When the cake is done allow it to cool on a rack until it is warm to touch.  Preheat the broiler and set a rack in the upper third of the oven.  Spread the topping evenly over the warm cake  and place under the broiler until golden brown and bubbly all over.  You may have to turn the cake pan to ensure even browning.  Watch very carefully, it will burn in an instant if you are not paying attention.  Allow to cool to room temperature then slice and serve.  Leftovers can be covered loosely and stored at cool room temperature for a day or two.
*I found some versions of this cake that used a cream cheese frosting.  Good, but not as good as the broiled topping, in my opinion.
(From a recipe originally published in the October, 1981 edition of Southern Living  magazine)


 
        

Thursday, March 27, 2014

Ratatouille Tart



Are you craving "summer food" as much as I am?  I've come to the end of my seasonal culinary relationship with all things braised, stewed, and otherwise slow-cooked.   And, even though ratatouille is a stew, it brings to mind warmer climates; meals al fresco, glasses of chilled rose wine, long summer days.  Of course it's too early to celebrate garden tomatoes  in my part of the world, so some substitutions had to be made.  But I think this tart captures the essence of a delicious vegetable dish, with the bonus of having it set on a rich, buttery pastry platform.  I constructed the tart in the manner of a Tarte Tatin, mainly to try out my new copper tatin dish.

 

The original recipe called for a pan somewhat larger than mine, so my tart is a little higher in stature and it took a few minutes longer to bake.  It's a lovely light lunch or dinner, on its own, or a delicious side dish to some grilled meat or fish.  Bake one up to share with family and friends and think about the bounty of summer produce to come.  It won't be long...



Ratatouille Tart
(makes 4 to 6 servings)
In a medium bowl combine:
200 grams (about 7 ounces) all-purpose flour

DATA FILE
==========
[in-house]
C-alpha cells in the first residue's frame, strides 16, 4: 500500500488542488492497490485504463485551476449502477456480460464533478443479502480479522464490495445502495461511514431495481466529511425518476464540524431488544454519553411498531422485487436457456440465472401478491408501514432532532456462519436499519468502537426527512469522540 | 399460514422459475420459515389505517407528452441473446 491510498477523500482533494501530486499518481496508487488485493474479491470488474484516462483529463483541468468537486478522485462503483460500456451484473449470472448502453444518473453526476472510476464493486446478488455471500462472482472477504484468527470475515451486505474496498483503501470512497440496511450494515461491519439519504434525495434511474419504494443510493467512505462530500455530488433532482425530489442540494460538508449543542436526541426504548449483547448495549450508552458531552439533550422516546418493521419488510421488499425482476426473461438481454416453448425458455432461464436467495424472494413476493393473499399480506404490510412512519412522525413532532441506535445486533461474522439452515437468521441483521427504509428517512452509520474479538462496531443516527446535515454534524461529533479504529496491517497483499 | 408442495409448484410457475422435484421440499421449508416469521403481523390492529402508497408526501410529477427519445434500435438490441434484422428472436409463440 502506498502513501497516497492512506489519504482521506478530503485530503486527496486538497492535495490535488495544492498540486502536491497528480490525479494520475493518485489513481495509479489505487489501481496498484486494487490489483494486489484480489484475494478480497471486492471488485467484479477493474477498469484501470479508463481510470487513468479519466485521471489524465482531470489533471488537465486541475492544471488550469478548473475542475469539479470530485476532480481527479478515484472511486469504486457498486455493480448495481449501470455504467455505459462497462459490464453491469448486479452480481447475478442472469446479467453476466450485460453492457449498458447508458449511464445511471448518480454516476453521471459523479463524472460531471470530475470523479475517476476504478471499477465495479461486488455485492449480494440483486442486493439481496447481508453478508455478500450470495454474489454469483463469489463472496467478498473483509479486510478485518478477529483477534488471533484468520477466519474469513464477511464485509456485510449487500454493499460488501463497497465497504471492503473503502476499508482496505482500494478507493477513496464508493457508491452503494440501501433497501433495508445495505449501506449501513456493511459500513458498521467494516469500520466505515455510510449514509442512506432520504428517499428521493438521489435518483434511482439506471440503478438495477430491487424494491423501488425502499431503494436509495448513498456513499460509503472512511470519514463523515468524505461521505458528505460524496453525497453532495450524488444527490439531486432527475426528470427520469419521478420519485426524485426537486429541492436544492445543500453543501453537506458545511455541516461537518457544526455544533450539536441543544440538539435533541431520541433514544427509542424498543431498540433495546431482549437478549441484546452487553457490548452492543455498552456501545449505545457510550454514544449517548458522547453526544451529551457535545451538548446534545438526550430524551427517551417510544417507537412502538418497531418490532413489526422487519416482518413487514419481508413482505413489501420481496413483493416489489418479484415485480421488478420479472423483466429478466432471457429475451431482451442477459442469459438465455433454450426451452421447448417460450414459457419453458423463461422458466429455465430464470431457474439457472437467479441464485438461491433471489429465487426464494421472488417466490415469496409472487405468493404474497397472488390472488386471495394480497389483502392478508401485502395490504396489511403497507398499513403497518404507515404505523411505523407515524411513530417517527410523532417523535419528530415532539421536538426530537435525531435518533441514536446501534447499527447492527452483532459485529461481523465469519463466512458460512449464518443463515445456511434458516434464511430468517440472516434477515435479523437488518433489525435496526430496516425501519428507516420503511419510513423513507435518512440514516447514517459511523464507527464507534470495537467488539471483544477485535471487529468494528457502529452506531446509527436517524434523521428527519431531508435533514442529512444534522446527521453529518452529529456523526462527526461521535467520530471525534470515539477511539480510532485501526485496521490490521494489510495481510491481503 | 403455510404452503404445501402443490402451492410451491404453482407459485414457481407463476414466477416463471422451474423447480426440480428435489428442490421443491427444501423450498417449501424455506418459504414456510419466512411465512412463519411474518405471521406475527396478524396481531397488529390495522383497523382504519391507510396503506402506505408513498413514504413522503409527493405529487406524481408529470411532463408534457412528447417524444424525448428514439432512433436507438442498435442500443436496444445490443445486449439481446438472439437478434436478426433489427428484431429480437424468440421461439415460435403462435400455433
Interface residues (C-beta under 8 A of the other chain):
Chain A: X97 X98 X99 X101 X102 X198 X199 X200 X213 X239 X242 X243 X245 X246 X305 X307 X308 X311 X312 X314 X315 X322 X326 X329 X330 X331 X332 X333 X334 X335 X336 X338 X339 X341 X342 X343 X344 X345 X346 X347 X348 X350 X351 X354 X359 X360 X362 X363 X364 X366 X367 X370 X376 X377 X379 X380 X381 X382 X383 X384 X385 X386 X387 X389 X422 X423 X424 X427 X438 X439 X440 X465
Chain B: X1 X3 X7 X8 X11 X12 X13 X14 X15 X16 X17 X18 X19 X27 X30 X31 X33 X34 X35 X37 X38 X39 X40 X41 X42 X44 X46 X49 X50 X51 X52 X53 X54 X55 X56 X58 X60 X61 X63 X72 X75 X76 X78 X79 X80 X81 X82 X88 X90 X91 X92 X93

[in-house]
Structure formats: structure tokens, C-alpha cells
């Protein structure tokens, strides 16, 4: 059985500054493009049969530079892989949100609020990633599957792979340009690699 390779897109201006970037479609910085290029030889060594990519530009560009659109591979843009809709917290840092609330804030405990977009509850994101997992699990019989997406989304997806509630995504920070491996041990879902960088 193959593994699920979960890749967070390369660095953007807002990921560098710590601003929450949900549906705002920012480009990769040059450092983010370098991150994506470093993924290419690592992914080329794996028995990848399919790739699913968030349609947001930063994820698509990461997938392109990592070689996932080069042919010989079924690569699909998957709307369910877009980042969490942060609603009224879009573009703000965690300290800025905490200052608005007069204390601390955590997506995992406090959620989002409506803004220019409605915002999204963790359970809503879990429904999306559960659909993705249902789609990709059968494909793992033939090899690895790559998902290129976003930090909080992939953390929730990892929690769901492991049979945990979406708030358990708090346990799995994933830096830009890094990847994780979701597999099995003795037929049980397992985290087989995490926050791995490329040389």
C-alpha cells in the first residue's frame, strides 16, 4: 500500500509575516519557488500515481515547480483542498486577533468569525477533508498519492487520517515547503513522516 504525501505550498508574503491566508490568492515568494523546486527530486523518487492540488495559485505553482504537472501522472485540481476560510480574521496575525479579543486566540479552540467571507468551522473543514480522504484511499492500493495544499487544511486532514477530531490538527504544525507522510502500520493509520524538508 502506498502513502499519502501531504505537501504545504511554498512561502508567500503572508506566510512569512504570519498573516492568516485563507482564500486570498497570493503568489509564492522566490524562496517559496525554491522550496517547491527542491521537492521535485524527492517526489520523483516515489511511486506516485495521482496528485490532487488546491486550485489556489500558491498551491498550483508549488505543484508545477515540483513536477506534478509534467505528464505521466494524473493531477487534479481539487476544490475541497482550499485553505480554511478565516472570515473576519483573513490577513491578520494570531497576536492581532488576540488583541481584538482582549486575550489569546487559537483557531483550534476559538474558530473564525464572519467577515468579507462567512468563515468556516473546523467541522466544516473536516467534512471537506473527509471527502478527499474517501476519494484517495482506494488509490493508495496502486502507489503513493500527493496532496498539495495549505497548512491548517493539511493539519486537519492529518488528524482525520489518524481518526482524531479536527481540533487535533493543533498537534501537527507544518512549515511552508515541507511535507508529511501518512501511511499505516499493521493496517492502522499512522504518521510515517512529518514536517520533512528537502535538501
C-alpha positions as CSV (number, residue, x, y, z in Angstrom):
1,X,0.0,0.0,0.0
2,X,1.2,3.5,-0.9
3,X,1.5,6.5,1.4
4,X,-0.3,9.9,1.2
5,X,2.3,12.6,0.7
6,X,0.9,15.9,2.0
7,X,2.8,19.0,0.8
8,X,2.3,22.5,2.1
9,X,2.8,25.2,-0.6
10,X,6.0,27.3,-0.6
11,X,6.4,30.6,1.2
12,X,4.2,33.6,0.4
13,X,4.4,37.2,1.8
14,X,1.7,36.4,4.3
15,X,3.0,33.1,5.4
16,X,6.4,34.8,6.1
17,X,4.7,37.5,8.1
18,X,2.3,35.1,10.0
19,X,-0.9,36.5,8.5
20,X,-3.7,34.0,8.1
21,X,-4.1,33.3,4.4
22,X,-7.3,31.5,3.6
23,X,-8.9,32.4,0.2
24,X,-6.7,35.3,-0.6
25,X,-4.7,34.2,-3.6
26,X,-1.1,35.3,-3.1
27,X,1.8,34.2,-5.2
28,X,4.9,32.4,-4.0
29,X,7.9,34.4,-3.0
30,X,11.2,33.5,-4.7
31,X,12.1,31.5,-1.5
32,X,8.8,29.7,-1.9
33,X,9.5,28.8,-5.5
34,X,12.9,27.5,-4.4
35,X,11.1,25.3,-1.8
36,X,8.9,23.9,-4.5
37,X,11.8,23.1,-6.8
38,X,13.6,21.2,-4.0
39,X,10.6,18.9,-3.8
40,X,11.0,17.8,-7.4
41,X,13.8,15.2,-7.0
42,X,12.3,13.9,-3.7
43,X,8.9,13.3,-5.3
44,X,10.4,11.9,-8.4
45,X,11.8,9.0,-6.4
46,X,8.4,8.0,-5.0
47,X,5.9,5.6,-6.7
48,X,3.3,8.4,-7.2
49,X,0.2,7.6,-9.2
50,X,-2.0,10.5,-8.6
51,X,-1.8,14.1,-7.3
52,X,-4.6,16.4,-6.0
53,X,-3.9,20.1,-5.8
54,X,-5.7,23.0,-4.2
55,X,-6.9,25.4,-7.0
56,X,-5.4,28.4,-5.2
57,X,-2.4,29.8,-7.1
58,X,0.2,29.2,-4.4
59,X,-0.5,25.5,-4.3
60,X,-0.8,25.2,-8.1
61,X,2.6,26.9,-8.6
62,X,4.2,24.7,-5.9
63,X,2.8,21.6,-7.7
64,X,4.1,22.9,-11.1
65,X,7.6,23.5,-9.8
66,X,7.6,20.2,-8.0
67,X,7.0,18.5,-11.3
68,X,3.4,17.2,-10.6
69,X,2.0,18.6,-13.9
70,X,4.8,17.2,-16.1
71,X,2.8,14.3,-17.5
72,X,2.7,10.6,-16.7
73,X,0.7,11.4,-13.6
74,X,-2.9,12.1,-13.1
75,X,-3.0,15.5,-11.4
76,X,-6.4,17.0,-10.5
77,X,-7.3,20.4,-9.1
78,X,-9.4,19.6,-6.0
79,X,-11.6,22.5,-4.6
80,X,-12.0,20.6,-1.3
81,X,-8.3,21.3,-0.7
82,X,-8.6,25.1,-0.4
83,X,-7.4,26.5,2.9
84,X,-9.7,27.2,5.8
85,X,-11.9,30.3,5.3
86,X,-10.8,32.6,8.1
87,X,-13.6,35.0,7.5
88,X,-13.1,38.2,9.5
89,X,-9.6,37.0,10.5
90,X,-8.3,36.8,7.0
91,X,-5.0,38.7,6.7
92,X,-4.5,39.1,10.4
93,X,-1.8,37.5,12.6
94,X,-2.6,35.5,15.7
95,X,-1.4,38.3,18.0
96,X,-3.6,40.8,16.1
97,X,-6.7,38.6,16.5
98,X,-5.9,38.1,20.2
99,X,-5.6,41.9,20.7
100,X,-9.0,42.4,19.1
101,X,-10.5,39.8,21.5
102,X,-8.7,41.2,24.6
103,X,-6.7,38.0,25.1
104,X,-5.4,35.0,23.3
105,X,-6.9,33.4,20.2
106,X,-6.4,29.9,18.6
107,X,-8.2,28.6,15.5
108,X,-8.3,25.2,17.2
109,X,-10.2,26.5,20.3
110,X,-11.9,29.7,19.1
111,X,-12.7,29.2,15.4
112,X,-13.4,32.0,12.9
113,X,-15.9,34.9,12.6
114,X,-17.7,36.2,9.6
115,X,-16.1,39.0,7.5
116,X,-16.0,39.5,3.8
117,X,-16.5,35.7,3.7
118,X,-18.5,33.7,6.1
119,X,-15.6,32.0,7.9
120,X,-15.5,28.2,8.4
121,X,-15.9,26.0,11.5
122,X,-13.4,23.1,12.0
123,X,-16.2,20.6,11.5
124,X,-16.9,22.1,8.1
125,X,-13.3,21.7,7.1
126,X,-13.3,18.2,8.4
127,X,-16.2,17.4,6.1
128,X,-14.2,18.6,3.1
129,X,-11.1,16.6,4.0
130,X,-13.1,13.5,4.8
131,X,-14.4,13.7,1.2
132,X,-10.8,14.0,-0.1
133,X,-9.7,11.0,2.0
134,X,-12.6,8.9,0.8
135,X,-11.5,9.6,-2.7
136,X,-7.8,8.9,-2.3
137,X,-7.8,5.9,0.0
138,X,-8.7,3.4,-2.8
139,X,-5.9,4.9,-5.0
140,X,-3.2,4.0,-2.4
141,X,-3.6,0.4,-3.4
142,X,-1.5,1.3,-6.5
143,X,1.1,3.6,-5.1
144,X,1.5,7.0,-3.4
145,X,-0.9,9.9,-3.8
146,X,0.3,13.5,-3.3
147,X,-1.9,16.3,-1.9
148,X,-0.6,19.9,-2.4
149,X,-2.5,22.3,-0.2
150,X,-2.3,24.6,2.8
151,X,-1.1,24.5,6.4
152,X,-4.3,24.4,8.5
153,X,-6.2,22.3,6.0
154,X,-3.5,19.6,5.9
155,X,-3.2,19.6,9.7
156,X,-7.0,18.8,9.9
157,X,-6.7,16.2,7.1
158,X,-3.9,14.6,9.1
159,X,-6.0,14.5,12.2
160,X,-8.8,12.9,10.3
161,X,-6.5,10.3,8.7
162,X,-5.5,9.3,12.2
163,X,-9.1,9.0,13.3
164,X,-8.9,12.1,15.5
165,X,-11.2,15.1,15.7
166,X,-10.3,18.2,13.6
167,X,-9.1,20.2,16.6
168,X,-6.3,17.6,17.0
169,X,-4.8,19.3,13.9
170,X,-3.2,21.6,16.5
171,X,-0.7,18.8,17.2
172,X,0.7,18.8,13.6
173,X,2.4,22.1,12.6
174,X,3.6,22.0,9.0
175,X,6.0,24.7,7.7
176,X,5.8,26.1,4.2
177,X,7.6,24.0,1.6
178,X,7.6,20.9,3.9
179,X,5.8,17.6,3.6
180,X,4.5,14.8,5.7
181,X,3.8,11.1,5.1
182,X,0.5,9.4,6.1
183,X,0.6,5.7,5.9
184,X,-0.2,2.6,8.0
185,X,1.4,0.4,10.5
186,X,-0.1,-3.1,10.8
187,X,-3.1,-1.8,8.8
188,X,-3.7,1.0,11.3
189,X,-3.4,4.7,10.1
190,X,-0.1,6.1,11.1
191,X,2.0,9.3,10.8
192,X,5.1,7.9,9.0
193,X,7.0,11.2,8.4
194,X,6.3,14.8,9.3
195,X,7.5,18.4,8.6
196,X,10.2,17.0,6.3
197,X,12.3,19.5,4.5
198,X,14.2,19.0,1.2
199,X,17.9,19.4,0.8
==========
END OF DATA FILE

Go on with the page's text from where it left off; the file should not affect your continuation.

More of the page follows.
1/4 teaspoon salt
2 teaspoons dried thyme leaves
Rub or cut into the flour mixture:
100 grams (31/2 ounces) unsalted butter, cold, and cut into cubes.
Work the mixture until it resembles coarse meal, with a few larger bits of butter still visible.  Add to the mixture:
50 ml (about 3 1/2 to 4 tablespoons) ice cold water
Toss the flour and butter with the water until all the dry ingredients are moistened and you can gather the dough together into a rough ball.  Knead a couple of times, then flatten the dough into a disk, wrap tightly in plastic, and refrigerate while you prepare the sauce.  In a heavy, medium saucepan heat:
2 tablespoons olive oil
When warm, add:
2 shallots, finely chopped
3 cloves garlic, minced
When the shallots and garlic have softened, add to the pot:
1 small red pepper, thinly sliced
Simmer gently until the pepper has softened.  Then add:
1 14 to 16 ounce can best quality tomatoes
Several sprigs fresh thyme
1 small bay leaf
Salt and pepper
Stir the mixture and break up the tomatoes with a spoon.  Simmer over low heat until the sauce is thick and chunky, with a rich and savory flavor (about 30 minutes).  Remove to a shallow bowl to cool.  Check seasoning (it may need a pinch of sugar) and remove the thyme and bay leaf.  When ready to assemble the tart, line a 9 1/2 to 10 1/2-inch baking dish or tart pan with parchment paper.  Preheat the oven to 400°F.  Slice into scant 1/4-inch slices:
7 to 8 ounces zucchini
12 ounces eggplant
A mandolin makes easy work of this task and ensures uniform slices.
Scatter into the bottom of the prepared baking dish:
3 ounces crumbled goat cheese
Arrange the sliced eggplant and zucchini atop the cheese, sprinkling each layer with a little salt and pepper and additional bits of fresh thyme (see above).  Push down gently to even the layers, then top with the cooled tomato sauce.  Quickly roll the chilled pastry, on a lightly floured surface, to a diameter slightly larger than the top of your dish.  Carefully place the pastry atop the vegetables and sauce and tuck the edges over to make a slightly thicker border.  Place the dish in the hot oven and bake for about 25 to 40 minutes, or until the pastry is golden brown and the sauce is bubbling a little at the edges of the dish.  Baking time will depend on the size of your dish and thickness of the vegetable layer.   Remove from the oven and let rest for 5 to 10 minutes on a cooling rack.  Invert the tart onto a serving platter or board, remove the parchment paper, and garnish with additional fresh thyme sprigs.  Slice into wedges and serve hot or warm.  Leftovers can be stored, tightly wrapped, in the refrigerator for the next day.  Reheat in a moderate oven or enjoy at room temperature.
(minimally adapted from Creme de Citron)




   

Wednesday, March 12, 2014

Orange Pound Cake with Prune Filling